“It was an aberration generated by the pressure of total war”: The Execution of Sir Roger Casement

While tensions on the island of Ireland were growing as internal disputes seemed to be reaching a climactic head, Sir Roger Casement (1864–1916) was busy in Germany, promoting Irish nationalism. Casement, a former advocate of imperialism, spent eighteen months in Germany in an attempt to secure support, arms and to induce captured Irish soldiers in the British Army to alter their allegiance and to fight as a part of his ‘Irish Brigade’. Despite initial positivity concerning recruitment, Casement grew dismayed with what he saw as inadequate commitment from his German allies. Casement believed that an Irish insurrection without adequate German support was doomed to failure and so he set out for Ireland in an attempt to stop the rebellion from taking place. After departing in a German submarine a logistical failure saw Casement swimming to shore at Banna strand in Co. Kerry. Landing exhausted and ill it was not long before Casement was captured and brought to London for interrogation. During this period of detention Casement repeatedly requested to communicate with the rebel leaders in order to persuade them to call off the insurrection but this was not permitted.

Following the outbreak and suppression of the Easter Rising, Roger Casement was brought to trial in the Old Bailey in June 1916. The former British diplomat was charged with ‘levying war against the king or being adherent to the king’s enemies in his realm, giving them aid and comfort in the realm or elsewhere’. Casement’s counsel, Alexander Martin Sullivan (1871–1959), attempted to argue, unsuccessfully, that any treason which had occurred had done so outside of the realm. After a trial lasting four days the jury returned their verdict in less than one hour and Sir Roger Casement was declared guilty. Stripped of his knighthood and convicted of treason the Irish nationalist was sentenced to death by hanging on 3 August 1916. The occasion of Casement’s trial and appeal was sensational enough to attract the attention of noted artist Sir John Lavery (1856-1941). This attention resulted in the creation of a unique social and legal record of a historic event.

Lavery High Treason
John LAVERY (1856-1941): High Treason 1916. Oil on canvas, 214 x 322 cms (UK Government Art Collection on loan to the King’s Inns, Dublin). The painting, which was commissioned by Judge Darling who is presiding, depicts the scene in the courts during Roger Casement’s appeal.

The sentence of execution passed on Roger Casement came to be an extremely influential milestone in the narrative of the 1916 Rising. Correspondence with figures such as George Gavan Duffy (1882-1951) and Alice Stopford Green (1847-1929) reflect this as the support for their petition to reprieve Roger Casement grew over the summer months. Among the supporters for leniency were notable literary figures William Butler Yeats (1865-1939), Clement King Shorter (1857-1926) and George Bernard Shaw (1856-1950). That appeal only increased the sensationalism of Casement’s case as British officials retaliated with the publication of diaries reportedly written by Casement. The diaries contained details of homosexual encounters with young men and adolescents and their publication within the media was designed to undermine Casement’s petition for appeal.  Additionally, the diaries’ content could hopefully have the added effect of preventing a cult of martyrdom being built around Casement as was already being constructed around the executed leaders of the Rising. Only one of these objectives succeeded. A source of contention, as many of Casement’s supporters claimed the diaries were forged, the infamous ‘black diaries’ have often side-tracked the narrative of Casement’s life and works for Irish nationalism. Aside from the notable figures who came to Casement’s aid his influence can be traced in the everyday correspondence of ordinary people, such as May Fay who prayed for Casement’s conversion to Catholicism before his execution.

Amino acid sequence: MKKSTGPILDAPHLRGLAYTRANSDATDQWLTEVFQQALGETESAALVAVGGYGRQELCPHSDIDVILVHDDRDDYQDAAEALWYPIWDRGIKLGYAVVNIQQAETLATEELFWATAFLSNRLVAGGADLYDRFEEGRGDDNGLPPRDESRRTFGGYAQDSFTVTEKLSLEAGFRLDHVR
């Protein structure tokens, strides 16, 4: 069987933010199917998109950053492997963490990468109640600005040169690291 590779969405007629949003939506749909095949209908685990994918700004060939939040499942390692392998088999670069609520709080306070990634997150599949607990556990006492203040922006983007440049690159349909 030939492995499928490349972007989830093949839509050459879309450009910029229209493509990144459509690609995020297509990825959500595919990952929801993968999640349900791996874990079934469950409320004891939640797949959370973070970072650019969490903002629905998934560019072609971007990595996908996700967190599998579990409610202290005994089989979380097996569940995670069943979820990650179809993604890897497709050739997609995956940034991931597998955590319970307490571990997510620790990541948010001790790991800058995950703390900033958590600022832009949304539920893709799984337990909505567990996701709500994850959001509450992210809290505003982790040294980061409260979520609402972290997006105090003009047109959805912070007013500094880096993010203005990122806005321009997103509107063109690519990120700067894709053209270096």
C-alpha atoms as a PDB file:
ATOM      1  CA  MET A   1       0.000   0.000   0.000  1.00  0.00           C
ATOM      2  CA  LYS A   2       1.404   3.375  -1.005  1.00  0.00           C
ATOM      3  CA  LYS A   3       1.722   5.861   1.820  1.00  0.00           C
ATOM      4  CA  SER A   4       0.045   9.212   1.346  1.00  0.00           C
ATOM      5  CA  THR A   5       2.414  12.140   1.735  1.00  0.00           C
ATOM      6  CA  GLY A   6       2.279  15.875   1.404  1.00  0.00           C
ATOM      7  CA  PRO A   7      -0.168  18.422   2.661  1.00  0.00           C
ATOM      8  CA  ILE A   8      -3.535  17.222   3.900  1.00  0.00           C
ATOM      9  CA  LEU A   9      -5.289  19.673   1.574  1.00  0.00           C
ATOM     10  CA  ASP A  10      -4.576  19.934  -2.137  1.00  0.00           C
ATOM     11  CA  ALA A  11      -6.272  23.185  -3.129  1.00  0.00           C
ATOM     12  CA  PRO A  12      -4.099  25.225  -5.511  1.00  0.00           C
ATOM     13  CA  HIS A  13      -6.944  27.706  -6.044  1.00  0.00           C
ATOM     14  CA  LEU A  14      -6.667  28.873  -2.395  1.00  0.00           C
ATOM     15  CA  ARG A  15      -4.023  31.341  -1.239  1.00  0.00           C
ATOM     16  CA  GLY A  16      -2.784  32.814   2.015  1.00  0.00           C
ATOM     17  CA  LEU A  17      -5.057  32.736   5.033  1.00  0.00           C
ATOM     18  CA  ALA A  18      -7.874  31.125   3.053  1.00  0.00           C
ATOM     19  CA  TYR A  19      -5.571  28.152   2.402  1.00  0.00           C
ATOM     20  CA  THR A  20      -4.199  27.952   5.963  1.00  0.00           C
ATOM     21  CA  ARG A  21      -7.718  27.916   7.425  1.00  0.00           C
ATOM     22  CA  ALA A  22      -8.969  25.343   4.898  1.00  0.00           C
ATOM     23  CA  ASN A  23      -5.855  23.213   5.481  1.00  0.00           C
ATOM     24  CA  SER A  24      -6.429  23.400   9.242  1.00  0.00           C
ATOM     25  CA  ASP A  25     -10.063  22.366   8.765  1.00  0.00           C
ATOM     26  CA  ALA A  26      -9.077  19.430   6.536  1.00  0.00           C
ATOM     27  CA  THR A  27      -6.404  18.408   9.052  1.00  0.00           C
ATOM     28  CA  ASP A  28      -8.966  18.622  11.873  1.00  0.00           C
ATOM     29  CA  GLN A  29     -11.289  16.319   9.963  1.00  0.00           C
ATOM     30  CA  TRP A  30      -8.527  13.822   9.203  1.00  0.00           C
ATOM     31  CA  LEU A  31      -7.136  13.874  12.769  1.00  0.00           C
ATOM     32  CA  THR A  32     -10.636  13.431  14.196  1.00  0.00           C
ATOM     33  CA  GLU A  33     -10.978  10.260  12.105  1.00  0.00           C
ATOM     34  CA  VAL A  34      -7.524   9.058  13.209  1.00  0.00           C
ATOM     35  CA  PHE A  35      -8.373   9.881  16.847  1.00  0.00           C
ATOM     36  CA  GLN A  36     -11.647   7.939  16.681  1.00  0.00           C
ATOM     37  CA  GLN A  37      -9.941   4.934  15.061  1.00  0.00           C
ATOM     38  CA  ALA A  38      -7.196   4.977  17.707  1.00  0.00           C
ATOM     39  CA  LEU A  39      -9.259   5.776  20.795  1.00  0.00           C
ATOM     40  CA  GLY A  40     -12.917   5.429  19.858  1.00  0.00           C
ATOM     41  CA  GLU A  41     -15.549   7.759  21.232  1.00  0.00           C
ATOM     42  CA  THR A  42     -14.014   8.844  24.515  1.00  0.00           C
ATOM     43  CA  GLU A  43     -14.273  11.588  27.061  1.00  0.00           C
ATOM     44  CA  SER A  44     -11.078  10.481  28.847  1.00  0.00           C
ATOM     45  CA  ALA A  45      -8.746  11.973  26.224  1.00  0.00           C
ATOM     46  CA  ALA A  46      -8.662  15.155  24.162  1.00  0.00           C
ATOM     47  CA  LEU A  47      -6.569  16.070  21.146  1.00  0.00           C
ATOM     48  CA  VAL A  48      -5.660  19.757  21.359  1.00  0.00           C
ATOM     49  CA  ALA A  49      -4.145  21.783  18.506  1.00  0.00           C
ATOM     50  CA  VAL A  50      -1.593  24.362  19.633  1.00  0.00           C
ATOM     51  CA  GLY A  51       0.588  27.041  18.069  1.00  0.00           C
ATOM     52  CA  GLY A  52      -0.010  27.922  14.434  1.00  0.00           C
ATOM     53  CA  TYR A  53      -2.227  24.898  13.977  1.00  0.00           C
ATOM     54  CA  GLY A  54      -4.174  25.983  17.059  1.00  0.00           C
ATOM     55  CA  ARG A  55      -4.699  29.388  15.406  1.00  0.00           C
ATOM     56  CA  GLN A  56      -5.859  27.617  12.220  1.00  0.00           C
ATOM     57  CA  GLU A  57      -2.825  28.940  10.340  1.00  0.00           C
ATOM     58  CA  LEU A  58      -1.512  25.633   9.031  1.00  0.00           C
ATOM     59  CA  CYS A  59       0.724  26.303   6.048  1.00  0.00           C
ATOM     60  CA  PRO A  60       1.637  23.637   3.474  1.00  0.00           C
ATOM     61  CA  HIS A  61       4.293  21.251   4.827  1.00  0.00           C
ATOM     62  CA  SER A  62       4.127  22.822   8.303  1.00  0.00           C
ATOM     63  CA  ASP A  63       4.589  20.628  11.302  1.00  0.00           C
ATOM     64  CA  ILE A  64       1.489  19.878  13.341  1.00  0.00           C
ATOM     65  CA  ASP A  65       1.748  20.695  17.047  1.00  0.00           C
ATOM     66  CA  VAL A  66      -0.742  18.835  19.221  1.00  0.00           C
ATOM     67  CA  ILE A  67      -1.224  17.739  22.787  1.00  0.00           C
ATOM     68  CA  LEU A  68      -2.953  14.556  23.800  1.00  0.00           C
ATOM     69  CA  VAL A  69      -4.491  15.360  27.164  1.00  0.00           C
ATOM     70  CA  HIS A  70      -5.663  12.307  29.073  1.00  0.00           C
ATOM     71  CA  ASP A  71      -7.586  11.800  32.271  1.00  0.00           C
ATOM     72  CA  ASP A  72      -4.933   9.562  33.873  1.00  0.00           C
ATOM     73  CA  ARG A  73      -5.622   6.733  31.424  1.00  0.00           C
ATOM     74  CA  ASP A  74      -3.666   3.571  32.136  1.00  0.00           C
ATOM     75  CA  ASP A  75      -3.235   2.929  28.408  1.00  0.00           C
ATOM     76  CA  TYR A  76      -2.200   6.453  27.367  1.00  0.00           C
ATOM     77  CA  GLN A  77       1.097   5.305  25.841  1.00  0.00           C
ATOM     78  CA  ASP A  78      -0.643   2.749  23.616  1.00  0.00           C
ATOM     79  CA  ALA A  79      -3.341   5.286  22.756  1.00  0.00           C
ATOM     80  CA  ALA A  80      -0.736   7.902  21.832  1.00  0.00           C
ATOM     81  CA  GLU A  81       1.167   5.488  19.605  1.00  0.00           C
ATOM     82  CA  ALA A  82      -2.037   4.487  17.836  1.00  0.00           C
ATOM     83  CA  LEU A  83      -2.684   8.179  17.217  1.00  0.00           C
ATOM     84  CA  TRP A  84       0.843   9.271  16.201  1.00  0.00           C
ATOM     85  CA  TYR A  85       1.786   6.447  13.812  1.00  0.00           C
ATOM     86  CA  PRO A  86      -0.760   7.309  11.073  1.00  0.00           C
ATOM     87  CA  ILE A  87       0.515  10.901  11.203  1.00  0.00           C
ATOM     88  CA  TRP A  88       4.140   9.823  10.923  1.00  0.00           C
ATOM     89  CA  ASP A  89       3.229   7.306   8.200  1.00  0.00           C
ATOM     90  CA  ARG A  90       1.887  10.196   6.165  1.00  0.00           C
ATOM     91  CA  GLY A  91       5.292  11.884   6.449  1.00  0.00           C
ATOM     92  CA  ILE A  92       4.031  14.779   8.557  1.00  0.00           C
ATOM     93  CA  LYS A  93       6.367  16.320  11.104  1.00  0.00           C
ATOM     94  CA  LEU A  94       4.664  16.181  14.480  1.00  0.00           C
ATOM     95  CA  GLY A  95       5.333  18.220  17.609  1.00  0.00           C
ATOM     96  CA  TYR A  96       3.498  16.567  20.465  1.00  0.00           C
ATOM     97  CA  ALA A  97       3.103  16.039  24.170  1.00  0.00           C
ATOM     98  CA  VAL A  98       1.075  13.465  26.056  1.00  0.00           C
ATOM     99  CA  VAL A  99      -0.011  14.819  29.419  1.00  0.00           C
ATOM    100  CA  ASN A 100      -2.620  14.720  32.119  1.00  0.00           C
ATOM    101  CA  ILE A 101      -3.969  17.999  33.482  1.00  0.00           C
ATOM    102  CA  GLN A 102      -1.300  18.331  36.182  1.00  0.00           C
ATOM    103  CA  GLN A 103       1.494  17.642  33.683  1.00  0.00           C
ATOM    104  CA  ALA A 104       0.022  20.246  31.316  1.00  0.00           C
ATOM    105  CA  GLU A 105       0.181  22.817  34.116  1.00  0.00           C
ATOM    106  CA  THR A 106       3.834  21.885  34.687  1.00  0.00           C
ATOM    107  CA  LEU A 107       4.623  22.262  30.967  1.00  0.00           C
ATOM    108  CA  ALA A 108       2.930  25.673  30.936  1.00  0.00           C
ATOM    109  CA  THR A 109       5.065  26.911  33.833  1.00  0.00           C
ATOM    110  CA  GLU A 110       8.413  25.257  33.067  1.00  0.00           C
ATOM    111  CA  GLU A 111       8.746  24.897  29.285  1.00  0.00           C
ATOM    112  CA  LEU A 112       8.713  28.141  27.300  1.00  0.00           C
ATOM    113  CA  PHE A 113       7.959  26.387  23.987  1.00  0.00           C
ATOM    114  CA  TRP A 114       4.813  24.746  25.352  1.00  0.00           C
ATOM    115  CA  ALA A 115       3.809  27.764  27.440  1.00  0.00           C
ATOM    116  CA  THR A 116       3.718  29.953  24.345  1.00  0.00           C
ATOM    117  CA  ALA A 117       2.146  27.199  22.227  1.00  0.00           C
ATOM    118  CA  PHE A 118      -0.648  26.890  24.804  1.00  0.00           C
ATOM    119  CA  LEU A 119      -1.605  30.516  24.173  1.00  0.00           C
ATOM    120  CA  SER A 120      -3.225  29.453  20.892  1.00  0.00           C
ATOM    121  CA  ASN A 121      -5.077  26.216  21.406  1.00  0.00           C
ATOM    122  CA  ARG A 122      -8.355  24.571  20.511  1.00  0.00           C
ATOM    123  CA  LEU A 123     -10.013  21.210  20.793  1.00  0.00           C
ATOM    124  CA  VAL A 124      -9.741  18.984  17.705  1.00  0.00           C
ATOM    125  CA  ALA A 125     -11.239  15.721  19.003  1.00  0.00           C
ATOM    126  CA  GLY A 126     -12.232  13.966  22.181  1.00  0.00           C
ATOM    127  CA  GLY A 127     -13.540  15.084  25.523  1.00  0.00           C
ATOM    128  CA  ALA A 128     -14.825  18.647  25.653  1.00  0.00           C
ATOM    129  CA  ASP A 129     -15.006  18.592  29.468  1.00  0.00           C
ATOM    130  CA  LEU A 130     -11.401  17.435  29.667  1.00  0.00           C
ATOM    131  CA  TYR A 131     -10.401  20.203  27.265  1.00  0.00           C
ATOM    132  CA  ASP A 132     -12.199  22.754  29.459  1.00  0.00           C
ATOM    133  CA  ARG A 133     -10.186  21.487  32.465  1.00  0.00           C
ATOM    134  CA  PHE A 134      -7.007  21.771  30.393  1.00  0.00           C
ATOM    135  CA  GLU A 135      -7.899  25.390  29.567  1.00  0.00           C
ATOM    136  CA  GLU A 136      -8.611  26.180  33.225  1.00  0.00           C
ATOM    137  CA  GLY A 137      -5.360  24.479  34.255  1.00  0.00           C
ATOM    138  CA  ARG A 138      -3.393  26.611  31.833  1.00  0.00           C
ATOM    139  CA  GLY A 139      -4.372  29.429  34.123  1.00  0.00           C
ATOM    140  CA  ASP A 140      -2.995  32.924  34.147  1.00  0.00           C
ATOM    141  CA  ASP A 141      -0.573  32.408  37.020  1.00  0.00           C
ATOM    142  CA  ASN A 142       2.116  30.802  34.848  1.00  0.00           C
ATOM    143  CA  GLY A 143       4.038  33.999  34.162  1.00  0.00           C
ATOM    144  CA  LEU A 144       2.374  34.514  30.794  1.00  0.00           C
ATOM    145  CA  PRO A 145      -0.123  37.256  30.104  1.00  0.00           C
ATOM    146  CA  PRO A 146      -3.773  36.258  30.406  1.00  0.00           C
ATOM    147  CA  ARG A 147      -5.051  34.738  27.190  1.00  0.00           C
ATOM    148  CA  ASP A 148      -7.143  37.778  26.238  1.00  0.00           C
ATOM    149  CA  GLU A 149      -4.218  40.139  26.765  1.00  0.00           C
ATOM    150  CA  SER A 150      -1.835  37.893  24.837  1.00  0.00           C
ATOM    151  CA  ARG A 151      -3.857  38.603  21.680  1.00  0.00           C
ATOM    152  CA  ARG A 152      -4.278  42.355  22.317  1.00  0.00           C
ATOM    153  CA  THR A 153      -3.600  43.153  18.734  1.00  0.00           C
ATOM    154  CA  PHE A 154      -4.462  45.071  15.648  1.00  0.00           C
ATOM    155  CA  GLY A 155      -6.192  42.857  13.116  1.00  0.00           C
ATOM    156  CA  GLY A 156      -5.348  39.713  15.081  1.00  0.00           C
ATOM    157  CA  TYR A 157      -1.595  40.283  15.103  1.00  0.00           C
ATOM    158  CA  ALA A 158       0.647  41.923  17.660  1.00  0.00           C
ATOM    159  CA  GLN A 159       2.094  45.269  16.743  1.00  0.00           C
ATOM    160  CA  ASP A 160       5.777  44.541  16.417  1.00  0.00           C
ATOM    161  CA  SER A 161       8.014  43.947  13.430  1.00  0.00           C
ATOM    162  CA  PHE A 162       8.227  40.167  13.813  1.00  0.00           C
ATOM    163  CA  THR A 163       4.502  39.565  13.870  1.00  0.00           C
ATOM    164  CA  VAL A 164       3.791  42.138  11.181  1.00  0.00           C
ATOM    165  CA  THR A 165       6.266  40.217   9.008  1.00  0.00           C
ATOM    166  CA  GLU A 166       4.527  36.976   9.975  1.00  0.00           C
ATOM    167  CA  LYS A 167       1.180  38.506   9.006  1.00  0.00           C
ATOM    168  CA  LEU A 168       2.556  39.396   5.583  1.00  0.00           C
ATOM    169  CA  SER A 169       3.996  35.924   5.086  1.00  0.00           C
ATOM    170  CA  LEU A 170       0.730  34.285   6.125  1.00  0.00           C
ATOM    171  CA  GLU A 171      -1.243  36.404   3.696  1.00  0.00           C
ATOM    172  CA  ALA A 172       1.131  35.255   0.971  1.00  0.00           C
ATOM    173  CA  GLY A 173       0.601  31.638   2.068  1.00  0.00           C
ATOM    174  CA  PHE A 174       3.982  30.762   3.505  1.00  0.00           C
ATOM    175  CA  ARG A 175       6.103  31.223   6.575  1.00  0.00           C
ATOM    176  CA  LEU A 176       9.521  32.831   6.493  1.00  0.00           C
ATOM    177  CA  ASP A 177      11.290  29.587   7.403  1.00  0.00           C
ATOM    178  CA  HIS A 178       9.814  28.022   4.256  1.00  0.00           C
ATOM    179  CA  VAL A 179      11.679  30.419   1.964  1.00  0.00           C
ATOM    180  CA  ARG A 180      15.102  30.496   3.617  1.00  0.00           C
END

Roger Casement was hanged on 3 August 1916, a day after he had been received into the Catholic church, and buried in Pentonville jail. Casement’s remains were returned to Ireland in February 1965 and after an elaborate state funeral, they were reburied in Glasnevin cemetery. The day before his execution Casement wrote his final letter to Margaret Gavan Duffy (1876-1967) and expressed his last sentiments in the Irish republican tradition of martyrdom, ‘Tomorrow St Stephen’s Day I die the death I sought and may God forgive the mistakes and receive the intent — Ireland’s freedom.’ One hundred years on from his execution and Sir Roger Casement is no less prevalent in Irish history. His continued significance is highlighted by his position as the focal point of the Hugh Lane Gallery’s 2016 commemorative exhibition. However, Casement’s narrative should not be limited to the sensationalism surrounding his final days. In addition to being a casualty of the 1916 Rising Sir Roger Casement was a complex figure who raises many more complex questions. From knighted British diplomat to Irish rebel, an Irish Protestant until his final moments, Roger Casement highlights the complexity of Irish nationalism.


By Hannah Healy



Michael Laffan, ‘Casement, Sir Roger David’, in James McGuire and James Quinn (ed), Dictionary of Irish Biography. (Cambridge, 2010). (http://dib.cambridge.org/viewReadPage.do?articleId=a1532)

Paul Bew, ‘The Real Importance of Sir Roger Casement’, History Ireland, 2:2 (1994), pp. 42-45


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